He was tall, broad-shouldered, and sturdy, with longish dark tousled hair and green eyes, which now glowered at her. He must have been her age or a little older, perhaps in his mid-twenties. As Karla continued to pick up her drawings, he approached and bent down to help her.
“You’re an artist?” he asked in a friendlier tone as he looked at one of the charcoal sketches.
“Yes.” Karla snatched the paper out of his hand.
“I hope your pictures aren’t ruined.”
“What do you care? Why do you have to drive like a maniac?”
“Great,” he shouted. “Now it’s my fault?”
“This is a pedestrian zone, in case you haven’t noticed.” Karla grabbed her portfolio and stepped back onto the sidewalk. Her heartbeat had slowed to almost normal, but her knees still felt wobbly.
“Do you always jump in front of moving cars without looking?” He turned around and walked away. “Airhead,” he mumbled. He shot her a last angry look, got into the car, and slammed the door. The engine revved and then died several times. Finally the car started and he drove off, leaving a cloud of stinking smoke behind.
“Jerk. Perhaps a new muffler would help. Never heard of air pollution?” Karla crossed the street after carefully checking the road for traffic. Still shaken, she made her way through the old part of Locarno toward the art store to drop off her drawings to be framed for the upcoming opening.
Karla was a young artist whose first exhibition of her paintings and drawings opened the following Friday. The gallery belonged to a friend and patron of hers. Silvia and her husband were art lovers, and devoted some of their time and money to help fledgling artists show their work.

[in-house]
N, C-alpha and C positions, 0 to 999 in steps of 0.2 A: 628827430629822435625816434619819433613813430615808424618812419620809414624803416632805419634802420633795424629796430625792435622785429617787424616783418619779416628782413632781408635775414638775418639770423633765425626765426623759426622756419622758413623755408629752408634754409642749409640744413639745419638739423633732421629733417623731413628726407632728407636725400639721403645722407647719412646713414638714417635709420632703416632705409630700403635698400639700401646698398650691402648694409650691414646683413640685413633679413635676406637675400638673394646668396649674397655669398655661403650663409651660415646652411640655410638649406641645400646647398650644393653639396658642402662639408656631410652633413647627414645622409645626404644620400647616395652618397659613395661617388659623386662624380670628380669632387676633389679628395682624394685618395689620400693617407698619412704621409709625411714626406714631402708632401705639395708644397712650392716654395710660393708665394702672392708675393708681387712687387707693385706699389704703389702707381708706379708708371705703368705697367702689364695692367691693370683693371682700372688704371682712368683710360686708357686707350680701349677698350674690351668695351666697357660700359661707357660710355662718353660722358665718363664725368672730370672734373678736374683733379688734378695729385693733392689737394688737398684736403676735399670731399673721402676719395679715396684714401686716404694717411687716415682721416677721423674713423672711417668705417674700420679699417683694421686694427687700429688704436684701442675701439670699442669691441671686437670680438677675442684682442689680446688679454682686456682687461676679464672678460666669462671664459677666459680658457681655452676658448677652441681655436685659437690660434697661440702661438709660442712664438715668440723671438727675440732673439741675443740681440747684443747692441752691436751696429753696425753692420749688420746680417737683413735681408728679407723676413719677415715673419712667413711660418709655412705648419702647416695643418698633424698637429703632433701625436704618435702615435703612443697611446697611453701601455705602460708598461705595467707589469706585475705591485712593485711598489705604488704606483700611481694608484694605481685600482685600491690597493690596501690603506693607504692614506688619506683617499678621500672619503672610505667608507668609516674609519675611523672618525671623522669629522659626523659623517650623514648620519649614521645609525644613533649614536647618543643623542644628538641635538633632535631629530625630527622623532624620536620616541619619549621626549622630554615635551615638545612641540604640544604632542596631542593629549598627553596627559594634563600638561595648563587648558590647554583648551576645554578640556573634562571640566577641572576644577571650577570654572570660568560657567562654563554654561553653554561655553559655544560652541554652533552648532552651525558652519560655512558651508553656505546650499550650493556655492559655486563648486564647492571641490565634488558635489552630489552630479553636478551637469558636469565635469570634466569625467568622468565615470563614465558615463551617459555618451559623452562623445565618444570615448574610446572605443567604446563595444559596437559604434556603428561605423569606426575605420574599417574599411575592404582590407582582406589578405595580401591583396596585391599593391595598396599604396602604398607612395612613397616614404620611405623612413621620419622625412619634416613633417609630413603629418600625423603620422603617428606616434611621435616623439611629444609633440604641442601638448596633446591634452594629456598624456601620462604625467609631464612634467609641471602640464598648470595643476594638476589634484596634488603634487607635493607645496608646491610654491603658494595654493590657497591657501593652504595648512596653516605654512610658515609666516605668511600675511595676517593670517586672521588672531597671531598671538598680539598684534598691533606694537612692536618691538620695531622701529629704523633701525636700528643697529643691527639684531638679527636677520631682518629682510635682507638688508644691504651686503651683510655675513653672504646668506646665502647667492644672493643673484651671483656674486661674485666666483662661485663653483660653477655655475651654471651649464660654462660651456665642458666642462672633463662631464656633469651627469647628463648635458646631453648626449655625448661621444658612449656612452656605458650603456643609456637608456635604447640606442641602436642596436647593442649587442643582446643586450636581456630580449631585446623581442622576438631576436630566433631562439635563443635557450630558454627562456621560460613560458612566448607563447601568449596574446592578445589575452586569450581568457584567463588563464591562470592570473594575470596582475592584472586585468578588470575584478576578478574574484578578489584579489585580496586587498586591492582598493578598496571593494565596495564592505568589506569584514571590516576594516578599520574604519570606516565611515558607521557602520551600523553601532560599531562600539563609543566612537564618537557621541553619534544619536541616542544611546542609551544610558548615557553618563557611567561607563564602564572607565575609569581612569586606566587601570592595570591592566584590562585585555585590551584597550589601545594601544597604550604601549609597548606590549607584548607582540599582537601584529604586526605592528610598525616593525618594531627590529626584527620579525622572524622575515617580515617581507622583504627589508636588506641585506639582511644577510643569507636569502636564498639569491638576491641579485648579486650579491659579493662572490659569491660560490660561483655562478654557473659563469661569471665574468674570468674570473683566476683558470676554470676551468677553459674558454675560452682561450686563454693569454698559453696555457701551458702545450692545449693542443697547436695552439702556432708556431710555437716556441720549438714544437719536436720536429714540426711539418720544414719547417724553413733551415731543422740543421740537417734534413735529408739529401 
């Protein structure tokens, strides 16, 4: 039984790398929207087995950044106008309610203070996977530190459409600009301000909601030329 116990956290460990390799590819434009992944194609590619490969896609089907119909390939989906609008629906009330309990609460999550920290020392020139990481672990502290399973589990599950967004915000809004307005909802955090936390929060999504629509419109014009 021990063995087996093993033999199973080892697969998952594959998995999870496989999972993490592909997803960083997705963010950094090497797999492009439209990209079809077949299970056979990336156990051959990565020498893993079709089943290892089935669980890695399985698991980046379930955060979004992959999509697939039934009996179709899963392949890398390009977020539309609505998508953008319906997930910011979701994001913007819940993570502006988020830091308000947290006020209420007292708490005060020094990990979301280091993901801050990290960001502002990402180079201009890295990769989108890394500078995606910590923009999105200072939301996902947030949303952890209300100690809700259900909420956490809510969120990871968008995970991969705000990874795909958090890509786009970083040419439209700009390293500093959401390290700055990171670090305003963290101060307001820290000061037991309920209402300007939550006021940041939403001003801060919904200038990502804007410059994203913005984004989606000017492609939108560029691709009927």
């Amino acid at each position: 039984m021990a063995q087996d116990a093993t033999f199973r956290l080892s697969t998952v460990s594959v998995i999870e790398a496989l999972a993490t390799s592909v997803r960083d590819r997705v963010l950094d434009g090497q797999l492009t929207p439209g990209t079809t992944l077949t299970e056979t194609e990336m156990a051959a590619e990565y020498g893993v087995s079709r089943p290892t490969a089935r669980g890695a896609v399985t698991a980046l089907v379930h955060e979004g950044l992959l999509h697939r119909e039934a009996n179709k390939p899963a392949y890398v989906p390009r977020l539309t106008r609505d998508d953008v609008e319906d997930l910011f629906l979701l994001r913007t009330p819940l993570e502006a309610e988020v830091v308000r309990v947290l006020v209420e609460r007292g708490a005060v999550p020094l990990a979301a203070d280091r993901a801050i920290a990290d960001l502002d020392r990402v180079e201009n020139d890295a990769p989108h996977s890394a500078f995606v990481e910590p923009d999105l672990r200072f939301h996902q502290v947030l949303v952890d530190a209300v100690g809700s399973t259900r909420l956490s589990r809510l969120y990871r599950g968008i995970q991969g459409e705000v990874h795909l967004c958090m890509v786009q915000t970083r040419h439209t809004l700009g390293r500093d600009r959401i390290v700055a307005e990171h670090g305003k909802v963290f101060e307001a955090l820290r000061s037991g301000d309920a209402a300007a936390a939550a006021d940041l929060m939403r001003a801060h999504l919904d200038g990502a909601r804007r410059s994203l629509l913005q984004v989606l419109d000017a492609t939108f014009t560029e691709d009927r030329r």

Having recovered somewhat, Karla was able to take in the sights of the old part of this city she loved: the boutiques and small shops along the narrow cobblestone streets; the quaint houses painted in ocher, orange, and pink; the piazzas with their pots of cornflowers and red and white geraniums; the small, simple Romanesque and the more ornate Baroque churches. Karla inhaled the mixture of scents so familiar to her from her childhood when she came here often with her mother and grandmother: the smell of espresso, of grilled meat and fish as well as herbs and spices from the restaurants, stores, and coffee bars.
When Karla arrived at the gallery after dropping off her drawings at the art store, she looked through the tall shop window at the row of paintings on the wall. It was only now that the momentous event began to sink in. She was overcome by a surge of pride and excitement. My first exhibition. She knocked on the window. Silvia, who was already in the gallery moving chairs and folding tables, turned around and waved at her.
“So what do you think?” Silvia stepped back and motioned at Karla’s paintings. She was a woman in her fifties with a wild mane of graying hair. Her outfit was a mixture of femme fatale and hippy—low-cut, tight, black top and long, flowery skirt.